Romania has four cultural objectives included in the intangible heritage of humanity. We speak of particularly valuable traditions. The Male Choral Group is prevalent throughout Romania and Moldova, countries that share the same culture. Carolling is usually related to Advent and the winter holidays. With a profoundly Christian message, carollers spread the news of the birth of Christ. It is a way of preserving social solidarity, because in every village the carollers visit every house. One of the most spectacular forms of The Male Choral Group, which joined UNESCO in 2013, is the “Juni” ritual encountered mainly in mountainous areas, such as the Mărişel in the Apuseni Mountains or the Carpathians surrounding Sibiu. The groups are made up of young men led by a conductor, who carol without rest at all of the houses in the village. Also in the intangible heritage of humanity are ceramic processing techniques from Horezu. They were included in the UNESCO list in 2012. Horezu Pottery is richly adorned, using archaic techniques, some of them still preserved from the Neolithic times. The pottery is painted with Christian motifs, but they also play with fish, fowl, stars, snakes and trees. There are two specific colours from the Horezu area; red and yellow.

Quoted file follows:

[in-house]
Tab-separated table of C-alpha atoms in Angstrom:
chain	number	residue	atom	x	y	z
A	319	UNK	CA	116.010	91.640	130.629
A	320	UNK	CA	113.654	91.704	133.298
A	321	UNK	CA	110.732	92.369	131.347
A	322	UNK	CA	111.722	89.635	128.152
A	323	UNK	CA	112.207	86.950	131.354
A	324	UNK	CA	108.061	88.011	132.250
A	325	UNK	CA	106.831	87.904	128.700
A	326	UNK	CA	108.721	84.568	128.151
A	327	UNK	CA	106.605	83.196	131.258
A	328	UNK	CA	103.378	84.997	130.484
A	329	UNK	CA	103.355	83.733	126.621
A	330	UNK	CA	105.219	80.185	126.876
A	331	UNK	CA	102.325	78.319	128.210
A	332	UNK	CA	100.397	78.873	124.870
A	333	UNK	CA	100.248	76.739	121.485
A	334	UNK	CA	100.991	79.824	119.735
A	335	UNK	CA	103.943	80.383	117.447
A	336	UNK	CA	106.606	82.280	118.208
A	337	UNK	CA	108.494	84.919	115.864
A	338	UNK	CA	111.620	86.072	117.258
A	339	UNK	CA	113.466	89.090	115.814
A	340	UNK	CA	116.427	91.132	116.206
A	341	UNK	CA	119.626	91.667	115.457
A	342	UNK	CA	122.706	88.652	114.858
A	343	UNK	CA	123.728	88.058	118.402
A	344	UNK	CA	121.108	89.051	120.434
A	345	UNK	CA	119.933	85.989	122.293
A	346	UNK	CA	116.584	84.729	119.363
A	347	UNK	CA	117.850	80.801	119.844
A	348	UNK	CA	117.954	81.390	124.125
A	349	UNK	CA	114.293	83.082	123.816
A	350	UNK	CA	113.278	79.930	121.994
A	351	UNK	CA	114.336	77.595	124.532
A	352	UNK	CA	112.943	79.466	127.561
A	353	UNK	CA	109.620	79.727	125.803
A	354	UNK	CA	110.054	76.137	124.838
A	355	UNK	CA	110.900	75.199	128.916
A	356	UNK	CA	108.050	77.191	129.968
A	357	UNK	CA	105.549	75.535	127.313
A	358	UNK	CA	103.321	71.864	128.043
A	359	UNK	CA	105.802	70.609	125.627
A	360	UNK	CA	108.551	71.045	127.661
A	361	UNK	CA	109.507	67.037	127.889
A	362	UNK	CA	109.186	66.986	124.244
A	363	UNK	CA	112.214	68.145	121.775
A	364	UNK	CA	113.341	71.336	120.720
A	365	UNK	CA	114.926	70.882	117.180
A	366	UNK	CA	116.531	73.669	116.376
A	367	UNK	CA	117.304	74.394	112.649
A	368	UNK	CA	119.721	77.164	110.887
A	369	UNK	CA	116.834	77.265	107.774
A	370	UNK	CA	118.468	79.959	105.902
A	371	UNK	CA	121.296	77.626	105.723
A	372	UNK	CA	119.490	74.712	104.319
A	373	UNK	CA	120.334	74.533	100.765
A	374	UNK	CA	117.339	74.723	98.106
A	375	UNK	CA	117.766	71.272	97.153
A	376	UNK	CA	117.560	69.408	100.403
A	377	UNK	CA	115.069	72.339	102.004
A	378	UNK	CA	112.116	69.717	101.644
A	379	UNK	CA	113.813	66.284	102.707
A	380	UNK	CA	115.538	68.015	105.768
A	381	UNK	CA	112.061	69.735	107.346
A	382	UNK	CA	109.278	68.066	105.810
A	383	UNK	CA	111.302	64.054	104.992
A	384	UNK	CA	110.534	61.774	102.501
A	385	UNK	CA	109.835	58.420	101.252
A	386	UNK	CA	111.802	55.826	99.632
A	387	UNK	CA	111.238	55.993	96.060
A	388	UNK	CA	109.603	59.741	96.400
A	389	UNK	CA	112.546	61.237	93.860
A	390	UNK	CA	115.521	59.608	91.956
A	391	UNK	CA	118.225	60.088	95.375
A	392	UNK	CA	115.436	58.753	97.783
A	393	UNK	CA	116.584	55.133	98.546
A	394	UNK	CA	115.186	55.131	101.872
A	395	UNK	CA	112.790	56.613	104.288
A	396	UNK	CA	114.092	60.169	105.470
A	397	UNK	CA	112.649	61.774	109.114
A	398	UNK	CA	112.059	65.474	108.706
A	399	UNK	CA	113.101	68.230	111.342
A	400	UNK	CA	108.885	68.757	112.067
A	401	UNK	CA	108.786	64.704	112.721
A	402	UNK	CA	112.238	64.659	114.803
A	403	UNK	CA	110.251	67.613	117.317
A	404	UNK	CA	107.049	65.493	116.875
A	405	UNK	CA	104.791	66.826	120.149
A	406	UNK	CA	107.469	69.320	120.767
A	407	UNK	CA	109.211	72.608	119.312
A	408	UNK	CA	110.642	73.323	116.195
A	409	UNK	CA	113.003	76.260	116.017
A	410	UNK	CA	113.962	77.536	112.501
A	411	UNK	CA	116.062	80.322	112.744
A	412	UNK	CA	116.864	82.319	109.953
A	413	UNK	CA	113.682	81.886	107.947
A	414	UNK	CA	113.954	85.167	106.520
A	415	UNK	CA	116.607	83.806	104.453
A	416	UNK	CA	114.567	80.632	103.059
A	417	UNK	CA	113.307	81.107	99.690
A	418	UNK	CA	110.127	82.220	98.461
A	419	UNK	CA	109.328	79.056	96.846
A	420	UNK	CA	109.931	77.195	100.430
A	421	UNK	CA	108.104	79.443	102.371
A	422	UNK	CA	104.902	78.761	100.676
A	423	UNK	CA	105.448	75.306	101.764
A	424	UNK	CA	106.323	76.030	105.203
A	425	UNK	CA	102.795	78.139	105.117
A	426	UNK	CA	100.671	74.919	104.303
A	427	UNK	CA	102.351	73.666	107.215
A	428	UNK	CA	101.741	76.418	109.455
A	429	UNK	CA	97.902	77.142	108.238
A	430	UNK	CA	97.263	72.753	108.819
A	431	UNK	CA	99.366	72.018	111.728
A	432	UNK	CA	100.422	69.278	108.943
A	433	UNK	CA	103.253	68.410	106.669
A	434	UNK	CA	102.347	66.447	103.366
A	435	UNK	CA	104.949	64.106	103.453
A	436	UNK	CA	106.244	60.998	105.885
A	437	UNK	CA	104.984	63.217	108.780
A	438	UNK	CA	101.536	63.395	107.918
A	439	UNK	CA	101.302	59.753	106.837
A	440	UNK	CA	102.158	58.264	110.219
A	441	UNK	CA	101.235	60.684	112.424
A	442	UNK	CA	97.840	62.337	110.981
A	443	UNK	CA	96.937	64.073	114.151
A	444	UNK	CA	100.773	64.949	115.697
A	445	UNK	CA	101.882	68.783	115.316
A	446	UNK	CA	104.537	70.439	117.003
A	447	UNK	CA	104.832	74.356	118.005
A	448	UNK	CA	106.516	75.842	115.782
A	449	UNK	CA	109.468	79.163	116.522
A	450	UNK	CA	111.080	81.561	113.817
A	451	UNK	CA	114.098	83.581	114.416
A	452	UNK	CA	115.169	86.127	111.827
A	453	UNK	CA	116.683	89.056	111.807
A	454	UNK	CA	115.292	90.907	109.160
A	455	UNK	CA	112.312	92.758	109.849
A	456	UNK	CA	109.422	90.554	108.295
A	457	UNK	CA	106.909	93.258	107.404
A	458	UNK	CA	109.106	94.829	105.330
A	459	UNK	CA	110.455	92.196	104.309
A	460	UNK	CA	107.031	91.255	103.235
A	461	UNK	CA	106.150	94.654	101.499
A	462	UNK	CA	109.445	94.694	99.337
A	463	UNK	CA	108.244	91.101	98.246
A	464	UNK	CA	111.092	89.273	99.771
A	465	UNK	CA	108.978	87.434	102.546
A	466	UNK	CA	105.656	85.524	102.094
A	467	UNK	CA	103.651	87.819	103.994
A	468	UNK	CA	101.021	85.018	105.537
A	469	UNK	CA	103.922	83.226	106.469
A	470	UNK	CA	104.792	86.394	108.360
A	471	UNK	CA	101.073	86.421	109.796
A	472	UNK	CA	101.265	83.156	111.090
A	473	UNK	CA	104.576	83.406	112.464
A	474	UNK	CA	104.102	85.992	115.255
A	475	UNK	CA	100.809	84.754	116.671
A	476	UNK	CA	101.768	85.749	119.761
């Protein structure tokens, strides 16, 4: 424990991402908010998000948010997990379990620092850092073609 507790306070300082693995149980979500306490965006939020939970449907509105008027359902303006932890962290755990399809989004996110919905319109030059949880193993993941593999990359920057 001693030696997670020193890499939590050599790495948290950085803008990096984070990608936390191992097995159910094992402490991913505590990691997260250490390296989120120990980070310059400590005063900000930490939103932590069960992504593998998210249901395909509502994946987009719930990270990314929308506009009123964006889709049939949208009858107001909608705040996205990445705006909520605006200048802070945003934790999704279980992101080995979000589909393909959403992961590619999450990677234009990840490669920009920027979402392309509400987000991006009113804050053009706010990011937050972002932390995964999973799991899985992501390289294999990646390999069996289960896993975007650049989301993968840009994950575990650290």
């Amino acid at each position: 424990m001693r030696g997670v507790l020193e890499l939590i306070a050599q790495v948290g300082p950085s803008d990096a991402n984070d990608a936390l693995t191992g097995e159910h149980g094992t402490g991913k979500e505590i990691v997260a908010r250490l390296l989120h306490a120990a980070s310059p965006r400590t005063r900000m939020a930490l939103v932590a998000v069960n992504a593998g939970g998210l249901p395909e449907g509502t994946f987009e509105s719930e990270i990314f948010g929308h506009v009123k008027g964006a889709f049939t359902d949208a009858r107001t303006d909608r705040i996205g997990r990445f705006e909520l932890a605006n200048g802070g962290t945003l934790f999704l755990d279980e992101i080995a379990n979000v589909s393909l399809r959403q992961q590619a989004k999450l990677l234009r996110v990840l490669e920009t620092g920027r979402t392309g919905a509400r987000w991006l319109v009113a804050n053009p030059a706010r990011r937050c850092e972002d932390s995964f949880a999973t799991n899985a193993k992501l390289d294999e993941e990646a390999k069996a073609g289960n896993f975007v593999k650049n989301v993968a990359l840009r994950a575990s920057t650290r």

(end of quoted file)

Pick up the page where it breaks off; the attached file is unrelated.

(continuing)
Another cultural Romanian objective to be accepted in the UNESCO list is ‘Doina’, a solemn and spontaneous song style. Doina is an essential element of Romanian folklore and, apart from carolling, is the only musical genre spread throughout all of Romania. Doina can express feelings such as love, sadness or regret. Doina was included in the UNESCO list in 2009.
The fourth element found in the intangible heritage of Romanian humanity is the ‘călușul’. This is a Romanian folk dance with a syncopated rhythm and varied movements performed in Wallachia and Moldavia in Whitsuntide week. The ritual has a magical purpose, to protect people and livestock from evil spirits. In some villages, those who practice this ritual, named Căluşari are called to help the sick. The Căluşari joined UNESCO in 2005.